Virgin Valley Formation
picture above shows both the primary and secondary cylinder. You
can clearly see the difference in the arrangement of vascular
bundles. The vascular bundles in the secondary cylinder
are much more orderly. The specimen below illustrates the transition
between the secondary cylinder and the periderm.
The secondary thickening meristem (STM) has eroded, but its former
location is noted.
I stand next to my grandmother Grace Furnish
My mom, Noni sits in our 1969 Datsun 510, while my dad, Wayne, takes the
Joshua tree forms scattered groves on arid mesas and
mountain slopes. It is widely distributed in the Mohave
Desert and is found in California, Arizona, and Nevada
(Elias, 1980, p. 910). Two coevolutionary relationships
have been important for the Joshua tree's reproduction,
one for fertilization and the other for seed dispersal.
During the last ice age Joshua trees were widespread
across the American Southwest.
cave in Clark County, Nevada holds clues to the past success
of the Joshua tree. In the 1930's skeletons, hides, hair
and dung of the giant ground sloth Northrotheriops
shastensis were discovered in Gypsum cave. Layers
of 13,000 year old dung revealed that the Shasta ground
sloth's favorite food were the leaves, fruits and seeds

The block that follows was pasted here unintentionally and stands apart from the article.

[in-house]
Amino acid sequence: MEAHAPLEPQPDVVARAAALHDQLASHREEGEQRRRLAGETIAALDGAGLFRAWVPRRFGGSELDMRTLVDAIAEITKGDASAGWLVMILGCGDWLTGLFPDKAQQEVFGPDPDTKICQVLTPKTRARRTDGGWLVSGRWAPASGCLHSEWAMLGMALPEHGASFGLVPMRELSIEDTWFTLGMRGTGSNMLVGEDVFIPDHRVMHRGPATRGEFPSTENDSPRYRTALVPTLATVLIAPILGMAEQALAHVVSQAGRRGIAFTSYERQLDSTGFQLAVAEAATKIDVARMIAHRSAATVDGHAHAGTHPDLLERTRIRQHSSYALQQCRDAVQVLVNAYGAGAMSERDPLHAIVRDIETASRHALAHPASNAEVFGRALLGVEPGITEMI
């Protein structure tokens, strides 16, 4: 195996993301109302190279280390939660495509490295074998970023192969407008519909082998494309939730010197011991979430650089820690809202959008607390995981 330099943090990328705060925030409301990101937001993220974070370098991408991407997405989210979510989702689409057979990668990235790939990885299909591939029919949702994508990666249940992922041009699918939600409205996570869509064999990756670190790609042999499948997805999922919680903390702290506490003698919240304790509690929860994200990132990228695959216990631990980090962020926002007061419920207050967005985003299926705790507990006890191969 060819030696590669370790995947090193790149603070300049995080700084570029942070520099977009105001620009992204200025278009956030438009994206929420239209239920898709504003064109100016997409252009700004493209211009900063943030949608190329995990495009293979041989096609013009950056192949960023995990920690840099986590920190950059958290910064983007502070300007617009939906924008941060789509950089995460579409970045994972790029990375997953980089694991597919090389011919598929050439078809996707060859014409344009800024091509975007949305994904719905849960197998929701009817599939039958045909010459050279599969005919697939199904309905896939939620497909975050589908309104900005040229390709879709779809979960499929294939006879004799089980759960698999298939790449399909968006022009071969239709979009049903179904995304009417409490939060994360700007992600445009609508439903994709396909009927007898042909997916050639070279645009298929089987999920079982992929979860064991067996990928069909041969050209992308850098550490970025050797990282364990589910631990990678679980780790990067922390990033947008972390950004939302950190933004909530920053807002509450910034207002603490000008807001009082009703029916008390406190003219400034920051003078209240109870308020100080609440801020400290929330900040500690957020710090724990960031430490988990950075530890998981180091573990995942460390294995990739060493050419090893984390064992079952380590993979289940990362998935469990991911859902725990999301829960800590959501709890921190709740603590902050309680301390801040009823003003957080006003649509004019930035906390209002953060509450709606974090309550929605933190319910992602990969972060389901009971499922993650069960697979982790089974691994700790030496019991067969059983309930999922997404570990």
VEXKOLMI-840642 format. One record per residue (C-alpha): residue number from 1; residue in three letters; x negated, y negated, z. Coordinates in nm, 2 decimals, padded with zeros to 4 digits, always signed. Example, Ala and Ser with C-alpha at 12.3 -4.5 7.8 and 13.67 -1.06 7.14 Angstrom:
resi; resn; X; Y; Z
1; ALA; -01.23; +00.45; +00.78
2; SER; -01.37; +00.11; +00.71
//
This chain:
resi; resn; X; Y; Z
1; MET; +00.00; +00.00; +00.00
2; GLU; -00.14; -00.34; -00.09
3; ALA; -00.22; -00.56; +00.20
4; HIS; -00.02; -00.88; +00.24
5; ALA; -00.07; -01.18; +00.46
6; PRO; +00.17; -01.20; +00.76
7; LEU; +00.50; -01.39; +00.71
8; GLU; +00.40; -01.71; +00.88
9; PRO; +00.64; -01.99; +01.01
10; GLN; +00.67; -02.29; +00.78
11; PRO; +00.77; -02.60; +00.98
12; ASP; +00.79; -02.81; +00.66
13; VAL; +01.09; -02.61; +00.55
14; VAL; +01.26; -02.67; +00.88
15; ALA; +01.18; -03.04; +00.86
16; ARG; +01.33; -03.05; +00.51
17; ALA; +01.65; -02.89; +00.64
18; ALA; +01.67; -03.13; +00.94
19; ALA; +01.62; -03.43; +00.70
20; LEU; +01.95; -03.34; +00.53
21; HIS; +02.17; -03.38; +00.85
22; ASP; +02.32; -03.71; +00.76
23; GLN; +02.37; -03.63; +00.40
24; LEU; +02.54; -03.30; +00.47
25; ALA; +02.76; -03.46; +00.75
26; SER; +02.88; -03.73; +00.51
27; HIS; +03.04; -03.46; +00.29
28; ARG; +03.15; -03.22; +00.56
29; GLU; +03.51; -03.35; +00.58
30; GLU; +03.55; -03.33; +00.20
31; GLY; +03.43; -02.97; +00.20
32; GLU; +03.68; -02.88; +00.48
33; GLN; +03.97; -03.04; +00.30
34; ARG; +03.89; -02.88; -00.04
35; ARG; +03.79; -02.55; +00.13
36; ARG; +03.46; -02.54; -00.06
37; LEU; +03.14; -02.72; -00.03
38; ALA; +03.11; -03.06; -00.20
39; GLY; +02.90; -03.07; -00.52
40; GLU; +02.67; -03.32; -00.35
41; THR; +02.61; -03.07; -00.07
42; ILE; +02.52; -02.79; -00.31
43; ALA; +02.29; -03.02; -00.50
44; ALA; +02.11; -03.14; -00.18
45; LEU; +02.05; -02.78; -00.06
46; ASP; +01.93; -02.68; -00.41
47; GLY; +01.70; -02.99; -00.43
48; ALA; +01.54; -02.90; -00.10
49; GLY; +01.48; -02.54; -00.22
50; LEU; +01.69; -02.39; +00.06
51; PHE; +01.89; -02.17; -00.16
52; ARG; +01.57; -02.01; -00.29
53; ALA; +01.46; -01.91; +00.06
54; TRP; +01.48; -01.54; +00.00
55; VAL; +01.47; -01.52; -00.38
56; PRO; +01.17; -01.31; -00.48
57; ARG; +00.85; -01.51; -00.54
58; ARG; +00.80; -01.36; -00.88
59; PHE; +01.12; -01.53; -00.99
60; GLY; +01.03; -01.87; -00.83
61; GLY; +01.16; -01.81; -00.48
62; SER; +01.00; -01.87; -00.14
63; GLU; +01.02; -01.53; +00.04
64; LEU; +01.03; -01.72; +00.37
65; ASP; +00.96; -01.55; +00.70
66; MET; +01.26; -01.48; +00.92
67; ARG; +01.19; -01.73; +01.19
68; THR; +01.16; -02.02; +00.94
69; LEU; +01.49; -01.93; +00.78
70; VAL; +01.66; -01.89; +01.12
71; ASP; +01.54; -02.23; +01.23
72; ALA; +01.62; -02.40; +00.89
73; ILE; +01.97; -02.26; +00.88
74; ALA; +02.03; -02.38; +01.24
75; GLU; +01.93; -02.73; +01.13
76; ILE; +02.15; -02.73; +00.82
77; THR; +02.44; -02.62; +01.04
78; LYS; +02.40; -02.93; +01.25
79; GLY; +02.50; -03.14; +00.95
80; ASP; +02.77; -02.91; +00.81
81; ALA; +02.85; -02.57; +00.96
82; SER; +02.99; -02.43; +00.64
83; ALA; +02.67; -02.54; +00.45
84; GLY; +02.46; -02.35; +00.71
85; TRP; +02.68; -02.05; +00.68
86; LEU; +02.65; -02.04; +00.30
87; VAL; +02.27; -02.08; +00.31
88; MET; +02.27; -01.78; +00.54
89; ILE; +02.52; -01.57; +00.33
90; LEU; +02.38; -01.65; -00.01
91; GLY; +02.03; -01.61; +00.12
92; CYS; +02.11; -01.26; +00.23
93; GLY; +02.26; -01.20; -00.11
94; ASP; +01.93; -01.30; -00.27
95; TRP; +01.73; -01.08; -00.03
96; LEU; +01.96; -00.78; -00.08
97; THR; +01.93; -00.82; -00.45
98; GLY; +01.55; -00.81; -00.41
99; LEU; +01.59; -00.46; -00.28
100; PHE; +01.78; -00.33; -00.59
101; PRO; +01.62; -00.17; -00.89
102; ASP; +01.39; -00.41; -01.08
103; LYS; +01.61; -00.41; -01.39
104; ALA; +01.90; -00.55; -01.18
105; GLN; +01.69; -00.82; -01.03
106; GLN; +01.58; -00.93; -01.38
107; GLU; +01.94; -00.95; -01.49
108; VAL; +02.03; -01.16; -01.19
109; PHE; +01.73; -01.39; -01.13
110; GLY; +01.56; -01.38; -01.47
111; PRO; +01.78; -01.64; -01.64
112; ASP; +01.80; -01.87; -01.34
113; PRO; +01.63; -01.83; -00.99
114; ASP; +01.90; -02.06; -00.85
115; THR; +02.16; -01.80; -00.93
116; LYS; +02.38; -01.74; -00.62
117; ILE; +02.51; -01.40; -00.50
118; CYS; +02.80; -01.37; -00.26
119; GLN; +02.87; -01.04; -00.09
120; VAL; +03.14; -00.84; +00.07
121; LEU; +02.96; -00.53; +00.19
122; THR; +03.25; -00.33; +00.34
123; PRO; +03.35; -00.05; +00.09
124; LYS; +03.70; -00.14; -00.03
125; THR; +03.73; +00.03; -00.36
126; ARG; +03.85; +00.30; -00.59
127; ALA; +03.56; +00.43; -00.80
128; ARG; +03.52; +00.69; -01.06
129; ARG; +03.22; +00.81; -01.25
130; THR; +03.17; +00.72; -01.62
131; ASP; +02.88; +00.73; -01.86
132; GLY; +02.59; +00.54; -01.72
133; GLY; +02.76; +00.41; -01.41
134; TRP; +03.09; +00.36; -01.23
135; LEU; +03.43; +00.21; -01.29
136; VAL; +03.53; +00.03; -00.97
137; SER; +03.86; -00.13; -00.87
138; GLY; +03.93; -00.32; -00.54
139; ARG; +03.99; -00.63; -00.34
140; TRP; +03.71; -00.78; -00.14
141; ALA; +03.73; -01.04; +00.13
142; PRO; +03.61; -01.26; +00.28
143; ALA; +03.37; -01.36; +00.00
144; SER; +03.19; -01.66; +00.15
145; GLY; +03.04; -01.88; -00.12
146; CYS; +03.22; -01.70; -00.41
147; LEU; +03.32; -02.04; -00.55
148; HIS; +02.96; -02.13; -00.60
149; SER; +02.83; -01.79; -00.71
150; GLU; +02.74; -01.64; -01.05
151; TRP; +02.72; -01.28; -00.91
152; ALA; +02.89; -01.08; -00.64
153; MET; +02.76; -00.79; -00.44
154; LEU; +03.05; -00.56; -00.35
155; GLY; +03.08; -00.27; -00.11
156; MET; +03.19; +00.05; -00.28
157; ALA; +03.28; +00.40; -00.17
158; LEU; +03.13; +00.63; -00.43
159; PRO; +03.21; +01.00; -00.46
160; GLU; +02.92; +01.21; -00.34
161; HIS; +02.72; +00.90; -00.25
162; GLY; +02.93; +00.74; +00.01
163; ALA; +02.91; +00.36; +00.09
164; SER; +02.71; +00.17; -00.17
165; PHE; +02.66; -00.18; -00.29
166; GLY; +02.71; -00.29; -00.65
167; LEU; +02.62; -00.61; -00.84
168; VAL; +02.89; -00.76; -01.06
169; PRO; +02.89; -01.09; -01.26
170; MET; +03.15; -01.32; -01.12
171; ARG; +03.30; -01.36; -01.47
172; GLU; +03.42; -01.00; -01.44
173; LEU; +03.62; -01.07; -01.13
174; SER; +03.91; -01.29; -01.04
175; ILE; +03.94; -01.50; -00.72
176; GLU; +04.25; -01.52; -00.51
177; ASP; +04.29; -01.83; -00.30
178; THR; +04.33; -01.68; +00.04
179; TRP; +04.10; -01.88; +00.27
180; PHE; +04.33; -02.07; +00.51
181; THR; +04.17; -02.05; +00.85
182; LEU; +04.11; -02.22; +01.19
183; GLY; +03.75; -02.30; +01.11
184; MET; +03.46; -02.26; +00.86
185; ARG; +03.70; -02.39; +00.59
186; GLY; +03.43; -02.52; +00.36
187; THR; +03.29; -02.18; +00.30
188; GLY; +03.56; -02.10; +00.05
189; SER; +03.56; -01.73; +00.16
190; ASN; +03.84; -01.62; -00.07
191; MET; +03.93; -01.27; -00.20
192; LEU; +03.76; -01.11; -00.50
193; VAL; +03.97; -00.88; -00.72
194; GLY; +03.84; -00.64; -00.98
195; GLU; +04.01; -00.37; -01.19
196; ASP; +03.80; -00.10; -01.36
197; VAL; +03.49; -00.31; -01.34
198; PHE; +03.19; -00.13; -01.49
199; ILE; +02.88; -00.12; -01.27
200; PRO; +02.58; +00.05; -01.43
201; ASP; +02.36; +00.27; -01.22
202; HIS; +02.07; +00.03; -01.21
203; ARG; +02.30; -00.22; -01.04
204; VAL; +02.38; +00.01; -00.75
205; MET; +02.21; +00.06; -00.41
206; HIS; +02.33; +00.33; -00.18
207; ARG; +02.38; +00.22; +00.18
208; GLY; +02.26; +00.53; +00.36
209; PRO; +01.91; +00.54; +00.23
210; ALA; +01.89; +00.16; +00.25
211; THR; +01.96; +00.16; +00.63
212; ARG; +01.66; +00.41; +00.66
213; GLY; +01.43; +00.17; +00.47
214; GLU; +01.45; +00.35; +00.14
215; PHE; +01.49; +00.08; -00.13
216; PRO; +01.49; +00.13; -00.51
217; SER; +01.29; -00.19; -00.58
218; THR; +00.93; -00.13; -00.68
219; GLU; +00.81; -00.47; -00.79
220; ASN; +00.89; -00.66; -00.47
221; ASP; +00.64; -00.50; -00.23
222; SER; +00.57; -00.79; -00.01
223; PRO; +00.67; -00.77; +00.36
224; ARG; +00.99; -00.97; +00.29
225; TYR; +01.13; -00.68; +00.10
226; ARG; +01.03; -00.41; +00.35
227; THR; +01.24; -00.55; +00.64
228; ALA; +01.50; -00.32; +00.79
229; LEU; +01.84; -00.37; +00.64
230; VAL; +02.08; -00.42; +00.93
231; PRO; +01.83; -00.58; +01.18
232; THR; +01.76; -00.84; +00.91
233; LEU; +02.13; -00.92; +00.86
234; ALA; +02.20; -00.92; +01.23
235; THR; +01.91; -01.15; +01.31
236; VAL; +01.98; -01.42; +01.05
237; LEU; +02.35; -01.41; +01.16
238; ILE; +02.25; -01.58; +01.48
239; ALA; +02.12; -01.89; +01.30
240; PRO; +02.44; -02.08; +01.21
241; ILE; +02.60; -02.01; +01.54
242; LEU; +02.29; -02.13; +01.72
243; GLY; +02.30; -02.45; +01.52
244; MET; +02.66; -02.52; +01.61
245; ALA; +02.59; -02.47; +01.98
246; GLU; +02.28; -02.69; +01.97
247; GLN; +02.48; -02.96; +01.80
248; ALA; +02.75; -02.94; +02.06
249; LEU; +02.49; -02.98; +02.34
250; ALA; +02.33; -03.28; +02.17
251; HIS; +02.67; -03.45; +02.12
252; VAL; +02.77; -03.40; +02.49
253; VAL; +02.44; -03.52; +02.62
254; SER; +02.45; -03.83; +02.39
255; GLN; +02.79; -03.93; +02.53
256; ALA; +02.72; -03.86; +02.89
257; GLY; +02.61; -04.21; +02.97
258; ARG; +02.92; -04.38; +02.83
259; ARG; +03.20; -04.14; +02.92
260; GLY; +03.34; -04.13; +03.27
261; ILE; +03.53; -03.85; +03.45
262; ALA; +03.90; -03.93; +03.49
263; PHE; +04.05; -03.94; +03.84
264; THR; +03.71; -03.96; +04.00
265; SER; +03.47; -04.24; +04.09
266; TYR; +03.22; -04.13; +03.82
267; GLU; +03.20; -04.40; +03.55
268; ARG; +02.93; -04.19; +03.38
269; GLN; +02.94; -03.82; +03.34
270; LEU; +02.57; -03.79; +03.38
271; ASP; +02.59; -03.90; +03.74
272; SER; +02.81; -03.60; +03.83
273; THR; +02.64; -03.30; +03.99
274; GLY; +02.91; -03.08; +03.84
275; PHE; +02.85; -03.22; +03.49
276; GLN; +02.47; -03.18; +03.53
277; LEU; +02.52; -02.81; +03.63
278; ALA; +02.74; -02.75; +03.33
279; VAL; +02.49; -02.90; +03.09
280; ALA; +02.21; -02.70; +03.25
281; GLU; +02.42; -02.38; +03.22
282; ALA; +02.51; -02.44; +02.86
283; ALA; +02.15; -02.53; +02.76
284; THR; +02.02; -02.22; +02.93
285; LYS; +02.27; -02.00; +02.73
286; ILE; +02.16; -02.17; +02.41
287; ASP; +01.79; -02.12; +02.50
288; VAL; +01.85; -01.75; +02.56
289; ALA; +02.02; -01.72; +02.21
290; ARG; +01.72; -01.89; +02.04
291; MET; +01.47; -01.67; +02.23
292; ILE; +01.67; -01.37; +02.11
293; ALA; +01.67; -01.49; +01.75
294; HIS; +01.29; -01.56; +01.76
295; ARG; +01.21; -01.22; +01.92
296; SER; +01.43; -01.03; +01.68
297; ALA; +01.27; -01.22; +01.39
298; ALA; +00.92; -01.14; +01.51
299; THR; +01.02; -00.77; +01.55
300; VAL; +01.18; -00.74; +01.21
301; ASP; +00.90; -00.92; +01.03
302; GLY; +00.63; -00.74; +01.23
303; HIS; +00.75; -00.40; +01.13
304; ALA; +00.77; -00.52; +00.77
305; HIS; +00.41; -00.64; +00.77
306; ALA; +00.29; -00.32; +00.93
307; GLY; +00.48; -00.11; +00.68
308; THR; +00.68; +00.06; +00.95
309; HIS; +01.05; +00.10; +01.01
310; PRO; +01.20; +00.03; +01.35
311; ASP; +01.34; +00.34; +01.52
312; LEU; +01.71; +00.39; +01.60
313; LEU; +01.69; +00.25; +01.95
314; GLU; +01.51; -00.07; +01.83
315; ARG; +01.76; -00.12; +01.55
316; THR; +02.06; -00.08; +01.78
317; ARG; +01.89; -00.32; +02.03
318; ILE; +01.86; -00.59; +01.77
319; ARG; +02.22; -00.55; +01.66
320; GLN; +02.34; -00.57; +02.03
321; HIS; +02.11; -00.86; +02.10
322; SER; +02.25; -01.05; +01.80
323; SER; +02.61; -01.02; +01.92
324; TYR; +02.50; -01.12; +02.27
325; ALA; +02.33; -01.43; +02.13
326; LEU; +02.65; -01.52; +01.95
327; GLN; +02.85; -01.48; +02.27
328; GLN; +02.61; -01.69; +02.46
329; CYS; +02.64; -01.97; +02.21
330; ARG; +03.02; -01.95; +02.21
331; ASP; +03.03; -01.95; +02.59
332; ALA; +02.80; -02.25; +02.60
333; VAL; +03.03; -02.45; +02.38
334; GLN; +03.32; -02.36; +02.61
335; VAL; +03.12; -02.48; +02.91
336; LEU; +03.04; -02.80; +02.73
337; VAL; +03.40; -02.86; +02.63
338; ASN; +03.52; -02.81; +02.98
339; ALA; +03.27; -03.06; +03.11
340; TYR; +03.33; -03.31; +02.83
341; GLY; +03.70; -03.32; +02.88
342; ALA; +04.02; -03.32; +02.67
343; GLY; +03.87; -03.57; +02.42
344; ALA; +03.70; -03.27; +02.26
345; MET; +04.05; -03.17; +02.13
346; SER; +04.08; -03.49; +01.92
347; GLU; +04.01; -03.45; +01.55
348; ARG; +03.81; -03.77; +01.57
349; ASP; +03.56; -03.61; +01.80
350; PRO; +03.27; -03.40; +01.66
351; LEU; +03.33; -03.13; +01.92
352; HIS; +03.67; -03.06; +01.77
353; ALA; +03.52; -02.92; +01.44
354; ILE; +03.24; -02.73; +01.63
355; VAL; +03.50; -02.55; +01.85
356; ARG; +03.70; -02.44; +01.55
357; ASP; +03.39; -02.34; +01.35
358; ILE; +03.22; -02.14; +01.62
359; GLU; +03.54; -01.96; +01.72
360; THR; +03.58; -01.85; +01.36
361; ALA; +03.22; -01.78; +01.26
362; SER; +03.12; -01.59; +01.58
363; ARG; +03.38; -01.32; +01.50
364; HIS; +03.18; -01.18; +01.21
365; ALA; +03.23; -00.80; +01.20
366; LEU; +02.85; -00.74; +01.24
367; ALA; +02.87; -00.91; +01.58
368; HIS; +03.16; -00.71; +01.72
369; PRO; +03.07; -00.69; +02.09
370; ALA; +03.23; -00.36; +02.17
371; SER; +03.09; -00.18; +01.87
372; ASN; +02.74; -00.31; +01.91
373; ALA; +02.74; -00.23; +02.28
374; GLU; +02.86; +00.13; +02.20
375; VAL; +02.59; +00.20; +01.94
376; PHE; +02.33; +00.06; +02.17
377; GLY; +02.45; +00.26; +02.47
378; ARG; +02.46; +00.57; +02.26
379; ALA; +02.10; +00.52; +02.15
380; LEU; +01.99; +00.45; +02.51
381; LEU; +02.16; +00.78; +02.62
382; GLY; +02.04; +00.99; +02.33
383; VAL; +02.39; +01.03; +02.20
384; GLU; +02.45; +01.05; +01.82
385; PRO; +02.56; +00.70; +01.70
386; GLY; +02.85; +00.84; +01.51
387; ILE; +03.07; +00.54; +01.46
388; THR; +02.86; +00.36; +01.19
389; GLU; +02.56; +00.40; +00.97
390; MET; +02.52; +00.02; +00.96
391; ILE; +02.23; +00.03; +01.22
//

of the Joshua tree. During the ice age giant ground sloths
provided a method of seed dispersal, via their droppings,
which positively influenced the geographic range of the
Joshua tree (Shogren, 2008). This type of seed dispersal
had the added advantage of providing a natural fertilizer.
Today the single surviving species of Joshua tree, Y. brevifolia, has a much smaller geographic
range. Still, the tree depends on an animal for its reproduction, specifically
for fertilization. The "Yucca Moth" Tegeticula synthetica has
an obligate pollination mutualism with the Joshua tree. The white female moth
visits the flowers when they open at night. She visits and collects pollen
from one tree and then visits another. The female moth deposits her eggs inside
the ovary of the flower. She then rubs the pollen on the stigma of the flower.
After completing the necessary cross-pollination the seeds develop and some
serve as food for the developing moth larvae (Bland & Jaques, 1978, p.
the Joshua Tree
then the largest Joshua tree in the world,
in 2005 with
her friend Frank Daniels.
Photo by Frank Daniels, (c) 2006-2013
R.G. and Jaques, H.E. (1978). How to Know the Insects [3rd
Ed.] Dubuque, IA: WCB McGraw-Hill
T.S. (1980). The Complete Trees of North America.
New York: Van Nostrand Reinhold Company.
E. (2008). Outlook Bleak for Joshua Trees. NPR
Tidwell, W.D. and Parker, L.R. (1990). Protoyucca shadishii gen. et.
sp. nov., An Arborescent Monocotyledon with Secondary Growth from the Middle
Miocene of Northwestern Nevada, USA. Review of Palaebotany and Palynology.
62, pp. 79-95.